Re: Theos-World KPJ on historical analysis of the inscrutable
Sep 09, 2004 09:49 AM
--- In email@example.com, Bart Lidofsky <bartl@s...> wrote:
> Breasted was a noted atheist, and did have a stake in
> discrediting Judaism.
Well you might read the book before making statements like that. It
contains no indication of discrediting anything. It is almost
entirely focused on the development of early moral thought among the
ancient Egyptians and mentions Moses entirely because he lived there
and was influenced by them. The el story is in Genesis if you care
to read it, and the volcano story is in Exodus. If you want to
believe that thought has not evolved in the last three thousand
years, then you must deny all the evidence.
> And he subscribed to the belief that, if religion was
> destroyed, religious hatred would disappear. Even Freud,
> himself, wrote, "the essay doesn't seem to me to be too
> well substantiated, nor do I like it entirely."
The point of it was that Manetho was right, and that Moses lived
during the time of Akhnaton, a few years earlier than Ramses II, who
was identified by Budge as the reigning king. That the "Habiru" were
rampaging across the countryside during the reign of the mystic king
is testified to by the Tell El Amarna letters which were written
during his reign. Debating whether he lived during the eighteenth
dynasty or the nineteenth does not in any way "discredit" anyone, or
not that I can see anyway. The second part of Freud's book, which
was all psychoanalytic theory, is pure garbage.
Freud did see clearly that our theological ideas are projections of
unconscious contents, but what he did not see is that this does not
bear on their validity. The ancient Christian writers did not have
the understanding we have today of projection, but they saw
accurately that the mind can be considered a sense in addition to the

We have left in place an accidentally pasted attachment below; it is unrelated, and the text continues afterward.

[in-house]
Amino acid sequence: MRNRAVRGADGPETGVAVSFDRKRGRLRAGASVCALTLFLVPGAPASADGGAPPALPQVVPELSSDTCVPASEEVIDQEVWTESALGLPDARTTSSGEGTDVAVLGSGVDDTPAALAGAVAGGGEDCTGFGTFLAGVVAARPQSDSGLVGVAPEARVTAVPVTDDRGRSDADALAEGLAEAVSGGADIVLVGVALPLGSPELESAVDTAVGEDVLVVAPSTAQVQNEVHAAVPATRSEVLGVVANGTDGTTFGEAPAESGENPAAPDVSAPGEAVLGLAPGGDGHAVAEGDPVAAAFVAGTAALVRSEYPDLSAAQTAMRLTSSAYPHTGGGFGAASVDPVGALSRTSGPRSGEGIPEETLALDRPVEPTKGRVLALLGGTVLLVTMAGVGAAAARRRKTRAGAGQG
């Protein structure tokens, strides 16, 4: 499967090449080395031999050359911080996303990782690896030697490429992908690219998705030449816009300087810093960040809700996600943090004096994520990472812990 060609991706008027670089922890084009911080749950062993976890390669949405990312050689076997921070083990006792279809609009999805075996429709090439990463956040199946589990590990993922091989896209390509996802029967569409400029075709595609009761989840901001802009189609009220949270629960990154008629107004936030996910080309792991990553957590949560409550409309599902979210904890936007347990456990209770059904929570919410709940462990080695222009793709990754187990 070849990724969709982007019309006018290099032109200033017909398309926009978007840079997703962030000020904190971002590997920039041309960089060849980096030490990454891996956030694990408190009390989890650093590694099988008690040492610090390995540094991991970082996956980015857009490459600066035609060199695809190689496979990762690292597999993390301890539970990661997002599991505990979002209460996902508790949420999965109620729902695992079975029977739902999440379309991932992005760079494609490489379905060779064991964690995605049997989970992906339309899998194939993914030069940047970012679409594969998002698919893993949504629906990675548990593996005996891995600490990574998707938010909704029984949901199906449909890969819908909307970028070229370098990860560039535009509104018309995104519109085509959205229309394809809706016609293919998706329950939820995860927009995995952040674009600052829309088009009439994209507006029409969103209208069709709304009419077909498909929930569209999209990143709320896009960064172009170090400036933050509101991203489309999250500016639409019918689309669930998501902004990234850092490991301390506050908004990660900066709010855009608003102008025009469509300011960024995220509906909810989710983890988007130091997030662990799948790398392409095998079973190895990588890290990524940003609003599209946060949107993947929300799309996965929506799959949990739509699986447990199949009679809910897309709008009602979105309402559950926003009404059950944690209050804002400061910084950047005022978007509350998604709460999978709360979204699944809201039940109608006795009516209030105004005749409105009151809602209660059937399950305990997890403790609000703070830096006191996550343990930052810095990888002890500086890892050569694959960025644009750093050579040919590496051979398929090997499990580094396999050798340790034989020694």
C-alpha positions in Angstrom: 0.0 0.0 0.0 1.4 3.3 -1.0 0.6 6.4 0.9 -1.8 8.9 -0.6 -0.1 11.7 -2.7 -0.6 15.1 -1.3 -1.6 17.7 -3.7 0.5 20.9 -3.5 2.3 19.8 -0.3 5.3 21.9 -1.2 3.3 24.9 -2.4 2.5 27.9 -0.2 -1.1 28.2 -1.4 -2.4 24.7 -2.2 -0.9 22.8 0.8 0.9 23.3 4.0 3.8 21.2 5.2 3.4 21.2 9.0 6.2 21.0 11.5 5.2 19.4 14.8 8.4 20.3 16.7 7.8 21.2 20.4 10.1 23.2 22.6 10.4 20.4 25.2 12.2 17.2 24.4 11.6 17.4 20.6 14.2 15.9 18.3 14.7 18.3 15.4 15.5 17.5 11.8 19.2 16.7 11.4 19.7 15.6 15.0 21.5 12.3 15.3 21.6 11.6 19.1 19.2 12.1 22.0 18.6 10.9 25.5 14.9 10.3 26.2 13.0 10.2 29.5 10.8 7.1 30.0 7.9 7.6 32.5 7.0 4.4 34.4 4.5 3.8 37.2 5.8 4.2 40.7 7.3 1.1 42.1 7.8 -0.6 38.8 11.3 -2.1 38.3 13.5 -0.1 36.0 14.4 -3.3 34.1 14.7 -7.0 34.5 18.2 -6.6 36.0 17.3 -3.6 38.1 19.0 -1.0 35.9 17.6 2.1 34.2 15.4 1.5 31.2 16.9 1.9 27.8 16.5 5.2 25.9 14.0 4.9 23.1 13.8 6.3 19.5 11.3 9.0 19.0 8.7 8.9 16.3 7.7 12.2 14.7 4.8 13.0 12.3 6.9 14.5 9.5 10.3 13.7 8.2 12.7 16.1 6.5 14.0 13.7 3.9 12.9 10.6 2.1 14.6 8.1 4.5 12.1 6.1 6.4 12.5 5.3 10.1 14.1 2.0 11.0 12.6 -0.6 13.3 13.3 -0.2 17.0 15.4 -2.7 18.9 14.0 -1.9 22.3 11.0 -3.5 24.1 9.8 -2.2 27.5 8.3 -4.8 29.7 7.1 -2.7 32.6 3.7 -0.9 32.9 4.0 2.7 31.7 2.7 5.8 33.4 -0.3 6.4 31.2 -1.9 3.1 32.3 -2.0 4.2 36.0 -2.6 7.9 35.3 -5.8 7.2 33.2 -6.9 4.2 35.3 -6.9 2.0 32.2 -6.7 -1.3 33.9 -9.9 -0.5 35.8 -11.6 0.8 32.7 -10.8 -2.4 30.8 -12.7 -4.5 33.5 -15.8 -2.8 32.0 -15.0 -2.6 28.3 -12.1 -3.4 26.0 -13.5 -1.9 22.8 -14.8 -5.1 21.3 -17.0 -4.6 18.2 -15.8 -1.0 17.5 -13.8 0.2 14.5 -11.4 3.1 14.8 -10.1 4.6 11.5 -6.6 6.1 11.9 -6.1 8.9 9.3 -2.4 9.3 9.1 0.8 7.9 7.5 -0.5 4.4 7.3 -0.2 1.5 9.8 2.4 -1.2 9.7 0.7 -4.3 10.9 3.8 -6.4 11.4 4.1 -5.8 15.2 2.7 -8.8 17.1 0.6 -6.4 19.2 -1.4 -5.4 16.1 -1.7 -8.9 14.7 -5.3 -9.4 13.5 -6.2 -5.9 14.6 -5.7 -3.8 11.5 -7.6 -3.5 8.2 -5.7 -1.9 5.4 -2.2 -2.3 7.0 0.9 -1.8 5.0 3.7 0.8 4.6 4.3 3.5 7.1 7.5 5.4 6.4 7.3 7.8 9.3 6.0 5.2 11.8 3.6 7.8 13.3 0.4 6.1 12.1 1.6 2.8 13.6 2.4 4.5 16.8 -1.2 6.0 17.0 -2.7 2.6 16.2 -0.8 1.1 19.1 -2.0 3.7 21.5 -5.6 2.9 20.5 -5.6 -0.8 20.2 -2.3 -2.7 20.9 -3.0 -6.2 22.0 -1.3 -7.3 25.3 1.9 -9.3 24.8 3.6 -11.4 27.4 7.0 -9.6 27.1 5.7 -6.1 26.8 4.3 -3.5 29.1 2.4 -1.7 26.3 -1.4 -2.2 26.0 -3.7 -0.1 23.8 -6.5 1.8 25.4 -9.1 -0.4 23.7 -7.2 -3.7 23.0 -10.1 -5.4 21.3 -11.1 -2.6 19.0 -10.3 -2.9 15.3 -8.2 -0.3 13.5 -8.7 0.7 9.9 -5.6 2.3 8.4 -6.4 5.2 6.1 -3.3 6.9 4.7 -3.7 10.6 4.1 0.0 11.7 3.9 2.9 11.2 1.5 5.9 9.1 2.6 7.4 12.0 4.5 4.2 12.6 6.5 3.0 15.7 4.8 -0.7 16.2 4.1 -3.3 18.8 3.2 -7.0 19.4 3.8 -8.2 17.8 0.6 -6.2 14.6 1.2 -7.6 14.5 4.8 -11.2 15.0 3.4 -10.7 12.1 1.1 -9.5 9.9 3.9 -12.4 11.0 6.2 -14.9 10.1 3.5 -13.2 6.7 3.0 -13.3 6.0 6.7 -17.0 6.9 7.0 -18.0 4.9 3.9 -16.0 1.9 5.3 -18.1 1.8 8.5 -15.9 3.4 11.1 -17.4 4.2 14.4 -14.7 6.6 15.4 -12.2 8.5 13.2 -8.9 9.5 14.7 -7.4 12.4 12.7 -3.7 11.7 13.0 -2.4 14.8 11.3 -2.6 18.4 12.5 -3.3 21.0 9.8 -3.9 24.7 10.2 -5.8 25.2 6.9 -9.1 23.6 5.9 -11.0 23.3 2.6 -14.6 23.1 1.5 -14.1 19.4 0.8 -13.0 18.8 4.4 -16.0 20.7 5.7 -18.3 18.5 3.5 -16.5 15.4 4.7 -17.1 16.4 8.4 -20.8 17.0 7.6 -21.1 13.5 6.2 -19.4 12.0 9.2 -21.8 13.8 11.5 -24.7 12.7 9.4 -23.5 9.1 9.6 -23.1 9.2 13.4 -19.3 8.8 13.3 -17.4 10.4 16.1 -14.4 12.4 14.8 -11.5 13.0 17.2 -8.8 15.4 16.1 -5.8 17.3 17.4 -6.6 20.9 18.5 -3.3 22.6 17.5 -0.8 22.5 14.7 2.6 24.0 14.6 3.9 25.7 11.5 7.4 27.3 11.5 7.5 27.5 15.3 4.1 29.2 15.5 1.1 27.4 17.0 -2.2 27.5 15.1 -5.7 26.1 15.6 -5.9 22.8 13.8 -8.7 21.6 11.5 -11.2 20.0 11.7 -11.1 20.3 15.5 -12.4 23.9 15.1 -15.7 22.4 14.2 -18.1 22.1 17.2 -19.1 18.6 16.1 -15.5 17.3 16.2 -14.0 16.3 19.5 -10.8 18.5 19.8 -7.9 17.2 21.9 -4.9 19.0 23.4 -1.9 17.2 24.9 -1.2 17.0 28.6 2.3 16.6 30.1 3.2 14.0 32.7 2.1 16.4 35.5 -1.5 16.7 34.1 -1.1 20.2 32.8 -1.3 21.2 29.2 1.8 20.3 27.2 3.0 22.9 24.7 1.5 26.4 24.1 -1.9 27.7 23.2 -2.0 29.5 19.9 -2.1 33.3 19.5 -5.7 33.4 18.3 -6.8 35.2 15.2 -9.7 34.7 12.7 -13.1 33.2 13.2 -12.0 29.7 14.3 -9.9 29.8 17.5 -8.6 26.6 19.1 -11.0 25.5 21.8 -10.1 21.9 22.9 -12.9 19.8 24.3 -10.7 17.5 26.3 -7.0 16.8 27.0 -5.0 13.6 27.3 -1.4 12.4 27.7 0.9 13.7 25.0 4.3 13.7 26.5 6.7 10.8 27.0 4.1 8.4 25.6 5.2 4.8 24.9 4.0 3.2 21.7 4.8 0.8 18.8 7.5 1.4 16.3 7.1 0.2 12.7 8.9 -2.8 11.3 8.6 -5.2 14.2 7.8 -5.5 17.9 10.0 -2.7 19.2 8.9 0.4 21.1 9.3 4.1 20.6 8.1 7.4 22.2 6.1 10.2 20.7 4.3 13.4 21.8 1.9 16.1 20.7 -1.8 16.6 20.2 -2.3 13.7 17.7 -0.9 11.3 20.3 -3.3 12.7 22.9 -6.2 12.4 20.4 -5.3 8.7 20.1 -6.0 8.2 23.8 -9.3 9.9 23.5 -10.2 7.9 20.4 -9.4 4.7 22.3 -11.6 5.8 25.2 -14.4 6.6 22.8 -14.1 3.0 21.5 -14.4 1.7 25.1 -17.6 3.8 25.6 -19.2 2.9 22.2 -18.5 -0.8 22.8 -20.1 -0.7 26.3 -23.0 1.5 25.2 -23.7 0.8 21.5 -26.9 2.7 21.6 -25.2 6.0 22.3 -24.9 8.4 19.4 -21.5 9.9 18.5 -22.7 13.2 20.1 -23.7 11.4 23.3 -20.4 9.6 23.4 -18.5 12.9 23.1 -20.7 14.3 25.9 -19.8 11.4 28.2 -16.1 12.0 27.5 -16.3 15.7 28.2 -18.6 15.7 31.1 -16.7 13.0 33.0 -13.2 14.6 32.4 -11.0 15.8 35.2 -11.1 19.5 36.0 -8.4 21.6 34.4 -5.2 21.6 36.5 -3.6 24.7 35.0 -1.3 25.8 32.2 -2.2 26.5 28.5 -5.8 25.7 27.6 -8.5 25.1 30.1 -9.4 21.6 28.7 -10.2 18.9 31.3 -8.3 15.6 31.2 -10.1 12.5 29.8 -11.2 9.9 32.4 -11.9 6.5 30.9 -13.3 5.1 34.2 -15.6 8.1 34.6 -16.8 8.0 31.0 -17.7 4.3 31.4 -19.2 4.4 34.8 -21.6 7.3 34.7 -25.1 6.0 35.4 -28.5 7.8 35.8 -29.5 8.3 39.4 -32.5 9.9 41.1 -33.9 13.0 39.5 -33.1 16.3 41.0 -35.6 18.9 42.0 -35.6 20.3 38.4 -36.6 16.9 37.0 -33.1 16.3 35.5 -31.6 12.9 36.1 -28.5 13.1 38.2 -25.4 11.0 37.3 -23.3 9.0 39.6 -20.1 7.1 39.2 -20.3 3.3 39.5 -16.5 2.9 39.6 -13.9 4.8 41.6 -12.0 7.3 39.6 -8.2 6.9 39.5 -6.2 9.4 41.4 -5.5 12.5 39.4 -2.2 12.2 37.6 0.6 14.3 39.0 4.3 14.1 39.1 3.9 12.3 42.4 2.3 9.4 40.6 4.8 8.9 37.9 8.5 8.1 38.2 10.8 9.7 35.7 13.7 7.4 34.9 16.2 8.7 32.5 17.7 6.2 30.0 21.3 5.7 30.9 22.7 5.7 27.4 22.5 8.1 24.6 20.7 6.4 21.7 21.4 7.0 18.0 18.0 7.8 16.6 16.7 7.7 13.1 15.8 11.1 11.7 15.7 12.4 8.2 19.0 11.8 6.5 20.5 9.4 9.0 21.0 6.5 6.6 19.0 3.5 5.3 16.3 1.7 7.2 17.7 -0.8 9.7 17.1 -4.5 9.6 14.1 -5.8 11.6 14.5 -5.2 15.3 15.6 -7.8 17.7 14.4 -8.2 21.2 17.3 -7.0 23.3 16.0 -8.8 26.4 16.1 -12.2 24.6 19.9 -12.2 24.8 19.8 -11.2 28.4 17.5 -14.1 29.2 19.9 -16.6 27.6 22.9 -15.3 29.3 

five external senses identified by Aristotle, and that the mind is
the sense with which we sense things spiritual. This is a profound
insight which is only deepened by the insights of modern psychology.
The ultimate question of whether the things sensed have objective
reality is and will probably remain unsolvable by science.
18680From: Pedro Oliveira <prmoliveira@y...>
Date: Thu Sep 9, 2004 5:55am
Subject: Scholars and Sages: to K. Paul Johnson
> Kant's "Critique of Pure Reason" is possibly the very
> foundation of modern rationalism. In it he reasserts,
> with greater sophistication, the role of categories in
> the process of understanding reality. But even Kant,
> one of the most brilliant intellects of his time as
> well as of the history of western philosophical
> thought, conceded, in his well?known statement, that
> "the things in themselves cannot be known". Our
> knowledge, therefore, is a knowledge "about" things,
> not of things in themselves. It is a mediated,
> categorically?induced knowledge. It is not the
> knowledge of what is.
Somehow I am missing your point. The ding an sich cannot be known
because all we can know is the contents of our own consciousness.
That is not a concession but a basic assumption of Kant's whole
argument. If one were to have a mystical experience that would still
be a content of consciousness and not the ding an sich. The question
would still remain whether the ding an sich in this case could be
something external to the perceiver, or merely the result of the way
the brain is wired, and, if something external, what?
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